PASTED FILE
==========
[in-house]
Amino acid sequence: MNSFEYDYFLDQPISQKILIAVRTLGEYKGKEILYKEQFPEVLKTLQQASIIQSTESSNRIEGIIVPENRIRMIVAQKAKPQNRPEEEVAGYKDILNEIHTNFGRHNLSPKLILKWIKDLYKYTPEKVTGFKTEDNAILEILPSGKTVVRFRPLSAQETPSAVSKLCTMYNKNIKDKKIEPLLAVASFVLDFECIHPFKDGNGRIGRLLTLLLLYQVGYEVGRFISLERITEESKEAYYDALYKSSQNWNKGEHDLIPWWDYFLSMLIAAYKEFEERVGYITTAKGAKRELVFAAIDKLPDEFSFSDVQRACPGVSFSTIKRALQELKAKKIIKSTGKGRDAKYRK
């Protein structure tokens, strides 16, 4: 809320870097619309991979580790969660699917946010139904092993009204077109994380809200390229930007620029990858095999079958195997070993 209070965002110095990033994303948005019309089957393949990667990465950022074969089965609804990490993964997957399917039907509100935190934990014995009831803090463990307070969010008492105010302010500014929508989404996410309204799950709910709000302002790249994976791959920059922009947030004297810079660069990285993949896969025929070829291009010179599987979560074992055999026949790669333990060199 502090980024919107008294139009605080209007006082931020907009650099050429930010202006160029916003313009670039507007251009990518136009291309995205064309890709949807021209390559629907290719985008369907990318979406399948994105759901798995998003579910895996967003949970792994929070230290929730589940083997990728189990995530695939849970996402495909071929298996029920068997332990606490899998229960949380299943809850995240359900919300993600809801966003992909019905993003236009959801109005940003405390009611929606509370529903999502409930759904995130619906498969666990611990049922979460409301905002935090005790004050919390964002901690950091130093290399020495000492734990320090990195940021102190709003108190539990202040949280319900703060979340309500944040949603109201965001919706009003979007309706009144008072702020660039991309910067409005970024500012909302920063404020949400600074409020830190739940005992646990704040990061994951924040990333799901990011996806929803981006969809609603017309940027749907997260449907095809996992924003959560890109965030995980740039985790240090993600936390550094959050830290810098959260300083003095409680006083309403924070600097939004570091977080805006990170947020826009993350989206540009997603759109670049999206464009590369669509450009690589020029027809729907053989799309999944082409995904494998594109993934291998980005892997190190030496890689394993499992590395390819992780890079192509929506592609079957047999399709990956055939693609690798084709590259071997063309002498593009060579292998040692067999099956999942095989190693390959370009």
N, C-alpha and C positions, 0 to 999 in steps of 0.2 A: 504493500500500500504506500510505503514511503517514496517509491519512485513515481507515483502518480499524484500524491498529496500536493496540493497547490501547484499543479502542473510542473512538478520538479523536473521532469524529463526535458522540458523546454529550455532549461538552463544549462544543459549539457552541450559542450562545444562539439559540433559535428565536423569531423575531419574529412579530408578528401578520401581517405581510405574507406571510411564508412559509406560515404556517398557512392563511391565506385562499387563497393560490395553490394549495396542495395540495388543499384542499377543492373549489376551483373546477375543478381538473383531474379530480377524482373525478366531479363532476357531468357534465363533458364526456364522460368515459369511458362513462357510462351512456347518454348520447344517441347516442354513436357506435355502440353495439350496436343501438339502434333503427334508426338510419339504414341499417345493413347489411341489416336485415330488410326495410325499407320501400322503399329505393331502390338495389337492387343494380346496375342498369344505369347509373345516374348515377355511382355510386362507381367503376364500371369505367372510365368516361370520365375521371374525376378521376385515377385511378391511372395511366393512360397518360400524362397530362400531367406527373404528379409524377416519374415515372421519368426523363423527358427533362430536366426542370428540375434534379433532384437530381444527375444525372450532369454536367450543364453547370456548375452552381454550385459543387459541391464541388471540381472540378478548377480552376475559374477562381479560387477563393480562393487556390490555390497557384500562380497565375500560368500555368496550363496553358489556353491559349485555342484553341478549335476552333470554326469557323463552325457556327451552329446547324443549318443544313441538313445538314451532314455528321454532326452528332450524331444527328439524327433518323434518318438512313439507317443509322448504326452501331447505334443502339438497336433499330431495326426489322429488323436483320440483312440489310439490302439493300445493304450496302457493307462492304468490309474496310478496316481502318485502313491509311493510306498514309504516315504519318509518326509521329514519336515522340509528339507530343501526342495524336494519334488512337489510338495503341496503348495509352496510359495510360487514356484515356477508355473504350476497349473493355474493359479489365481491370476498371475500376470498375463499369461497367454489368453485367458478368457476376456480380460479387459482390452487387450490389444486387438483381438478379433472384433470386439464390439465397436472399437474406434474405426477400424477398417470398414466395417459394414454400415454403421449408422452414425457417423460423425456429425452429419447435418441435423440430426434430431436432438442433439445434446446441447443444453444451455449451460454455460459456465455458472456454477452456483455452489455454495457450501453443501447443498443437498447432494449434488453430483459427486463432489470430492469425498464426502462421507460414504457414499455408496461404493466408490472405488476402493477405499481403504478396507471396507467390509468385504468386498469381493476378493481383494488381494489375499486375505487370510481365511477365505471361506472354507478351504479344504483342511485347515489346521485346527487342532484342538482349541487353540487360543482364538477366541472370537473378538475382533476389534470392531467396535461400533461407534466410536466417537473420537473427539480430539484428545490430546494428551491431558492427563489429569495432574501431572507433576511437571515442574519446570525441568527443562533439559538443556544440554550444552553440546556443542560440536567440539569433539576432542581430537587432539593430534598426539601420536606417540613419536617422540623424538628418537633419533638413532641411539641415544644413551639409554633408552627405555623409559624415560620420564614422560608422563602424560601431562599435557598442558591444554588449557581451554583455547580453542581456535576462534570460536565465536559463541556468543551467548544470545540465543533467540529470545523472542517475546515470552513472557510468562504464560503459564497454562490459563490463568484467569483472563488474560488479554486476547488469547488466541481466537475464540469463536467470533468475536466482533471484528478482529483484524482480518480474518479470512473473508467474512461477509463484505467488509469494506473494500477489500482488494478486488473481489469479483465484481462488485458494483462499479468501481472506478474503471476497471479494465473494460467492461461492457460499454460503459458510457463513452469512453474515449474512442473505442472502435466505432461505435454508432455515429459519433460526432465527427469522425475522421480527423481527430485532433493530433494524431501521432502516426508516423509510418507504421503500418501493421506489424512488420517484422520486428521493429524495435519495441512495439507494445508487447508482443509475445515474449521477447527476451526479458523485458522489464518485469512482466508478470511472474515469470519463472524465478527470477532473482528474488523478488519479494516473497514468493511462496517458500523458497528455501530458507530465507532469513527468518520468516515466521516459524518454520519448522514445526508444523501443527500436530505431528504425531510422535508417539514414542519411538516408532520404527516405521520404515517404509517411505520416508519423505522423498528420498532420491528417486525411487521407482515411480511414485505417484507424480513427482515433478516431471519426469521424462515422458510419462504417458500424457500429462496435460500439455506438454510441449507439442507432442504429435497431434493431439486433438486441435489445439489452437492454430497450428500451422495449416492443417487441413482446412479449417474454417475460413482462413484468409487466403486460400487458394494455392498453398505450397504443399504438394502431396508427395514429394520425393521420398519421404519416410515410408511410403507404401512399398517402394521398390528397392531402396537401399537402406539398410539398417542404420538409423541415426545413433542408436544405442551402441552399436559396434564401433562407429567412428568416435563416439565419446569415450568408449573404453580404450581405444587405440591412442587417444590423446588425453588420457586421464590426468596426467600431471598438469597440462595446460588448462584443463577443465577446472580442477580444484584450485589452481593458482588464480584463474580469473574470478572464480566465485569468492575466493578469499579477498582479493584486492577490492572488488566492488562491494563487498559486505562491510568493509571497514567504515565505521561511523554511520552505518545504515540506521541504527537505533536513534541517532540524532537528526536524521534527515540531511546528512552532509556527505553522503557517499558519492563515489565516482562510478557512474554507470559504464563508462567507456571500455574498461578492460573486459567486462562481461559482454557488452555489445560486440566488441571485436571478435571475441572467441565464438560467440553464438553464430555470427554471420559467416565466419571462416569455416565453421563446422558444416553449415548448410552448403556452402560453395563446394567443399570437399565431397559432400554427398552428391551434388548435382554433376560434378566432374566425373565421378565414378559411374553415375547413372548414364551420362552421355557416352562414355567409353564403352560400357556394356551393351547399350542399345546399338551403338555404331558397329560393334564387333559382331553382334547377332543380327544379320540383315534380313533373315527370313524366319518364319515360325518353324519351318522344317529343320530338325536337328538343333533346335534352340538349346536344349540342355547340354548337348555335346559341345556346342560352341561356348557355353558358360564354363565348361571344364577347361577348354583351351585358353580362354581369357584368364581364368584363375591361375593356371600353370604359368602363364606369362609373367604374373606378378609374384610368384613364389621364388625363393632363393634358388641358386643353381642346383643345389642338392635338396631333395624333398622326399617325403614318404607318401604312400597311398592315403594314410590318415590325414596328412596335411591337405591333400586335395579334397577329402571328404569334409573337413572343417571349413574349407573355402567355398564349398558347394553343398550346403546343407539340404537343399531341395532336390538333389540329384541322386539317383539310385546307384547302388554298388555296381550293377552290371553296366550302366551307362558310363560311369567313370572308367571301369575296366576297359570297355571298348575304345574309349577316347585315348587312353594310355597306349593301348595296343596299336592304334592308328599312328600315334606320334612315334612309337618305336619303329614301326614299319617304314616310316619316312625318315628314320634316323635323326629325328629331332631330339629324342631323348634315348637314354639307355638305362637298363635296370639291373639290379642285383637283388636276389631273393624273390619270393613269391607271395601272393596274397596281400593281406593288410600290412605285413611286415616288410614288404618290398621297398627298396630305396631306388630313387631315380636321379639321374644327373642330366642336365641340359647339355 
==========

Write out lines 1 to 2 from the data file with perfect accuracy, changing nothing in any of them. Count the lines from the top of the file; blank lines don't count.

[in-house]
Amino acid sequence: MNSFEYDYFLDQPISQKILIAVRTLGEYKGKEILYKEQFPEVLKTLQQASIIQSTESSNRIEGIIVPENRIRMIVAQKAKPQNRPEEEVAGYKDILNEIHTNFGRHNLSPKLILKWIKDLYKYTPEKVTGFKTEDNAILEILPSGKTVVRFRPLSAQETPSAVSKLCTMYNKNIKDKKIEPLLAVASFVLDFECIHPFKDGNGRIGRLLTLLLLYQVGYEVGRFISLERITEESKEAYYDALYKSSQNWNKGEHDLIPWWDYFLSMLIAAYKEFEERVGYITTAKGAKRELVFAAIDKLPDEFSFSDVQRACPGVSFSTIKRALQELKAKKIIKSTGKGRDAKYRK